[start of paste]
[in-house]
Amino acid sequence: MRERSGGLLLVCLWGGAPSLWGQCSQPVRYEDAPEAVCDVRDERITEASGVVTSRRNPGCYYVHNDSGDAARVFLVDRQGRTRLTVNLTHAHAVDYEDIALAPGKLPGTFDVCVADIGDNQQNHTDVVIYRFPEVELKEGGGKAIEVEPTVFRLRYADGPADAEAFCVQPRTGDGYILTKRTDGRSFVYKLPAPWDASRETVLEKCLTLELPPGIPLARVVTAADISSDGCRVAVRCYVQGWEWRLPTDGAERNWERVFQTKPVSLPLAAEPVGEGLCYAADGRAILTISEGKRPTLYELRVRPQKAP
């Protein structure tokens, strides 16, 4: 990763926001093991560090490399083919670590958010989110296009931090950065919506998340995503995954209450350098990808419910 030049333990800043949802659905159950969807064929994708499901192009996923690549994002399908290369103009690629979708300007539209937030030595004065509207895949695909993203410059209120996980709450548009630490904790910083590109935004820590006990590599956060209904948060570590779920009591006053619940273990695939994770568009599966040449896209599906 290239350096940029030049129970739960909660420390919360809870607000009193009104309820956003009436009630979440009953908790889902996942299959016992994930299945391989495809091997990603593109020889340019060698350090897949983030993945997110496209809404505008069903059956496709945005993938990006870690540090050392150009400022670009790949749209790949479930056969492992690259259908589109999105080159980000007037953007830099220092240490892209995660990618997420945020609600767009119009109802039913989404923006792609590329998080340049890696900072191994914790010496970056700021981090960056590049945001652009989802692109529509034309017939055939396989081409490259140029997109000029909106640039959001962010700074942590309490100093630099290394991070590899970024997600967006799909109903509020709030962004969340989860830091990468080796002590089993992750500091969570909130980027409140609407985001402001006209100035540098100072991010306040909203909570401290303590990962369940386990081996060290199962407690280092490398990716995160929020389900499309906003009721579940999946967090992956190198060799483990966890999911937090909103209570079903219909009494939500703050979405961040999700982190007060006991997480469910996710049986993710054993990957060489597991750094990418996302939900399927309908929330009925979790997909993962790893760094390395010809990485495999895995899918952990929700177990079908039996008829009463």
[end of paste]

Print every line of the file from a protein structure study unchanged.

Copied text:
[in-house]
Amino acid sequence: MRERSGGLLLVCLWGGAPSLWGQCSQPVRYEDAPEAVCDVRDERITEASGVVTSRRNPGCYYVHNDSGDAARVFLVDRQGRTRLTVNLTHAHAVDYEDIALAPGKLPGTFDVCVADIGDNQQNHTDVVIYRFPEVELKEGGGKAIEVEPTVFRLRYADGPADAEAFCVQPRTGDGYILTKRTDGRSFVYKLPAPWDASRETVLEKCLTLELPPGIPLARVVTAADISSDGCRVAVRCYVQGWEWRLPTDGAERNWERVFQTKPVSLPLAAEPVGEGLCYAADGRAILTISEGKRPTLYELRVRPQKAP
């Protein structure tokens, strides 16, 4: 990763926001093991560090490399083919670590958010989110296009931090950065919506998340995503995954209450350098990808419910 030049333990800043949802659905159950969807064929994708499901192009996923690549994002399908290369103009690629979708300007539209937030030595004065509207895949695909993203410059209120996980709450548009630490904790910083590109935004820590006990590599956060209904948060570590779920009591006053619940273990695939994770568009599966040449896209599906 290239350096940029030049129970739960909660420390919360809870607000009193009104309820956003009436009630979440009953908790889902996942299959016992994930299945391989495809091997990603593109020889340019060698350090897949983030993945997110496209809404505008069903059956496709945005993938990006870690540090050392150009400022670009790949749209790949479930056969492992690259259908589109999105080159980000007037953007830099220092240490892209995660990618997420945020609600767009119009109802039913989404923006792609590329998080340049890696900072191994914790010496970056700021981090960056590049945001652009989802692109529509034309017939055939396989081409490259140029997109000029909106640039959001962010700074942590309490100093630099290394991070590899970024997600967006799909109903509020709030962004969340989860830091990468080796002590089993992750500091969570909130980027409140609407985001402001006209100035540098100072991010306040909203909570401290303590990962369940386990081996060290199962407690280092490398990716995160929020389900499309906003009721579940999946967090992956190198060799483990966890999911937090909103209570079903219909009494939500703050979405961040999700982190007060006991997480469910996710049986993710054993990957060489597991750094990418996302939900399927309908929330009925979790997909993962790893760094390395010809990485495999895995899918952990929700177990079908039996008829009463």